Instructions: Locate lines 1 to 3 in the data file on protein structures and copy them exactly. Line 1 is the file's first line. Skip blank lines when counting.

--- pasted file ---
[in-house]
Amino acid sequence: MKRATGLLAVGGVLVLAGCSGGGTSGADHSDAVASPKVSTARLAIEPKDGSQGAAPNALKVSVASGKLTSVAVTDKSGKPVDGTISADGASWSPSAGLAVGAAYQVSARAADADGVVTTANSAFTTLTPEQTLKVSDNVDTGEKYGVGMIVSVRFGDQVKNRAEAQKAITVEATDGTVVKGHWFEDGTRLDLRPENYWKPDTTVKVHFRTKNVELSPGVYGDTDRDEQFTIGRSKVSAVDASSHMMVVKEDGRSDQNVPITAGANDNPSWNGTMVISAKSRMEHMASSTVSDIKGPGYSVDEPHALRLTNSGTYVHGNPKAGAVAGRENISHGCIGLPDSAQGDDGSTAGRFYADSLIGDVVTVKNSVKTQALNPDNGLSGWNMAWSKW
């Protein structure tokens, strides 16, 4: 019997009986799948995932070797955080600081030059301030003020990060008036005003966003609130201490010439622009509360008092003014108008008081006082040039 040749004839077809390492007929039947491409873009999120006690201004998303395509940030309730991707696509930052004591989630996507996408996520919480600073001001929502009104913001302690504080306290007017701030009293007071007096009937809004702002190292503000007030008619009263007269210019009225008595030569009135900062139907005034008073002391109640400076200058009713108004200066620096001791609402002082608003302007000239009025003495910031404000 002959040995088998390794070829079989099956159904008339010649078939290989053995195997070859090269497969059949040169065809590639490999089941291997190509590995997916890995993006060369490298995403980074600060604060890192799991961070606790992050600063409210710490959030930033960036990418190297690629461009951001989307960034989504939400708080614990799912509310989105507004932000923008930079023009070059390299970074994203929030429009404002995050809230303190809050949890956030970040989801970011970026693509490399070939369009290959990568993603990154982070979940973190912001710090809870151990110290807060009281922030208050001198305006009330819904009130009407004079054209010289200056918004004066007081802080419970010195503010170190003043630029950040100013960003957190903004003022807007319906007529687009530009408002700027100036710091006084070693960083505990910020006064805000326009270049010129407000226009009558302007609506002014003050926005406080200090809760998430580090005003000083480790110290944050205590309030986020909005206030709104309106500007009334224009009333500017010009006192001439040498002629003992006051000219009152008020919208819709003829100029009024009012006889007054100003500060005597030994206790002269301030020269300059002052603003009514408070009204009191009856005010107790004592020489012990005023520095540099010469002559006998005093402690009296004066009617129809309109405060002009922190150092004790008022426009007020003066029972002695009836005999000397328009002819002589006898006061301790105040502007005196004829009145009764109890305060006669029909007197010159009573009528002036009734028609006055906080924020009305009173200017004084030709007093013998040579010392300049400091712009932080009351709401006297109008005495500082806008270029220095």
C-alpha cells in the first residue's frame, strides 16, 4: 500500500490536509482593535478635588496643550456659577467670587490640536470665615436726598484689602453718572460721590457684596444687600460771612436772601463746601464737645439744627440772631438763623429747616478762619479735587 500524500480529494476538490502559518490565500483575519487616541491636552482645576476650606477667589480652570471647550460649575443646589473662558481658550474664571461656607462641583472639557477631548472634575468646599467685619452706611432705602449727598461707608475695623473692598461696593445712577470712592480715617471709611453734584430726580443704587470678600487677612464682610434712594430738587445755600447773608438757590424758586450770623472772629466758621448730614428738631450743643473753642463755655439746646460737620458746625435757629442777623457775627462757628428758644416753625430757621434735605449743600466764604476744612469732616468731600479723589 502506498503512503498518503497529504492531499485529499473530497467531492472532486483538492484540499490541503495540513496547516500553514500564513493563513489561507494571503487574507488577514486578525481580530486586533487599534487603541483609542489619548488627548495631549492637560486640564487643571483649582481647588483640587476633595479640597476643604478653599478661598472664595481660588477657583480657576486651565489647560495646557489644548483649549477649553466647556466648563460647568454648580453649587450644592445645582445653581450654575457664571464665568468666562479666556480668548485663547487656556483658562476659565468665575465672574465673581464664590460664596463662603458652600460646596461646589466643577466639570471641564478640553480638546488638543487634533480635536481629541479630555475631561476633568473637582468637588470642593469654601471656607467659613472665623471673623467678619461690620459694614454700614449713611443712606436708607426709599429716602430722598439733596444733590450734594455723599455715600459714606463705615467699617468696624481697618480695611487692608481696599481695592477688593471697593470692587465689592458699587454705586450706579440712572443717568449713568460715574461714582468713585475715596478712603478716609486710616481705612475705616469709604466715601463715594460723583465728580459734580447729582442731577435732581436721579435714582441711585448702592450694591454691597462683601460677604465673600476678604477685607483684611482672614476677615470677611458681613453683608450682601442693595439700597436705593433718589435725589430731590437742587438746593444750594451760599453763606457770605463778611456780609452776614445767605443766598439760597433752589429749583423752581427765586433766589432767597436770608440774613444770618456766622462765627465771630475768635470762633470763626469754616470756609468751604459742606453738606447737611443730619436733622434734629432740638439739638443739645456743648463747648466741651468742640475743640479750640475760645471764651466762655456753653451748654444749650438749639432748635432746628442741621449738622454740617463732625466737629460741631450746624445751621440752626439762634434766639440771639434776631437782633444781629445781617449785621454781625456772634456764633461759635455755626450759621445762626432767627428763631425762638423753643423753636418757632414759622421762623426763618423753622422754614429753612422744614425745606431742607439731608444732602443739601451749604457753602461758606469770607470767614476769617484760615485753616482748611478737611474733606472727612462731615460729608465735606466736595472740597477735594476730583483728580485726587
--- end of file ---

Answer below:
[in-house]
Amino acid sequence: MKRATGLLAVGGVLVLAGCSGGGTSGADHSDAVASPKVSTARLAIEPKDGSQGAAPNALKVSVASGKLTSVAVTDKSGKPVDGTISADGASWSPSAGLAVGAAYQVSARAADADGVVTTANSAFTTLTPEQTLKVSDNVDTGEKYGVGMIVSVRFGDQVKNRAEAQKAITVEATDGTVVKGHWFEDGTRLDLRPENYWKPDTTVKVHFRTKNVELSPGVYGDTDRDEQFTIGRSKVSAVDASSHMMVVKEDGRSDQNVPITAGANDNPSWNGTMVISAKSRMEHMASSTVSDIKGPGYSVDEPHALRLTNSGTYVHGNPKAGAVAGRENISHGCIGLPDSAQGDDGSTAGRFYADSLIGDVVTVKNSVKTQALNPDNGLSGWNMAWSKW
């Protein structure tokens, strides 16, 4: 019997009986799948995932070797955080600081030059301030003020990060008036005003966003609130201490010439622009509360008092003014108008008081006082040039 040749004839077809390492007929039947491409873009999120006690201004998303395509940030309730991707696509930052004591989630996507996408996520919480600073001001929502009104913001302690504080306290007017701030009293007071007096009937809004702002190292503000007030008619009263007269210019009225008595030569009135900062139907005034008073002391109640400076200058009713108004200066620096001791609402002082608003302007000239009025003495910031404000 002959040995088998390794070829079989099956159904008339010649078939290989053995195997070859090269497969059949040169065809590639490999089941291997190509590995997916890995993006060369490298995403980074600060604060890192799991961070606790992050600063409210710490959030930033960036990418190297690629461009951001989307960034989504939400708080614990799912509310989105507004932000923008930079023009070059390299970074994203929030429009404002995050809230303190809050949890956030970040989801970011970026693509490399070939369009290959990568993603990154982070979940973190912001710090809870151990110290807060009281922030208050001198305006009330819904009130009407004079054209010289200056918004004066007081802080419970010195503010170190003043630029950040100013960003957190903004003022807007319906007529687009530009408002700027100036710091006084070693960083505990910020006064805000326009270049010129407000226009009558302007609506002014003050926005406080200090809760998430580090005003000083480790110290944050205590309030986020909005206030709104309106500007009334224009009333500017010009006192001439040498002629003992006051000219009152008020919208819709003829100029009024009012006889007054100003500060005597030994206790002269301030020269300059002052603003009514408070009204009191009856005010107790004592020489012990005023520095540099010469002559006998005093402690009296004066009617129809309109405060002009922190150092004790008022426009007020003066029972002695009836005999000397328009002819002589006898006061301790105040502007005196004829009145009764109890305060006669029909007197010159009573009528002036009734028609006055906080924020009305009173200017004084030709007093013998040579010392300049400091712009932080009351709401006297109008005495500082806008270029220095």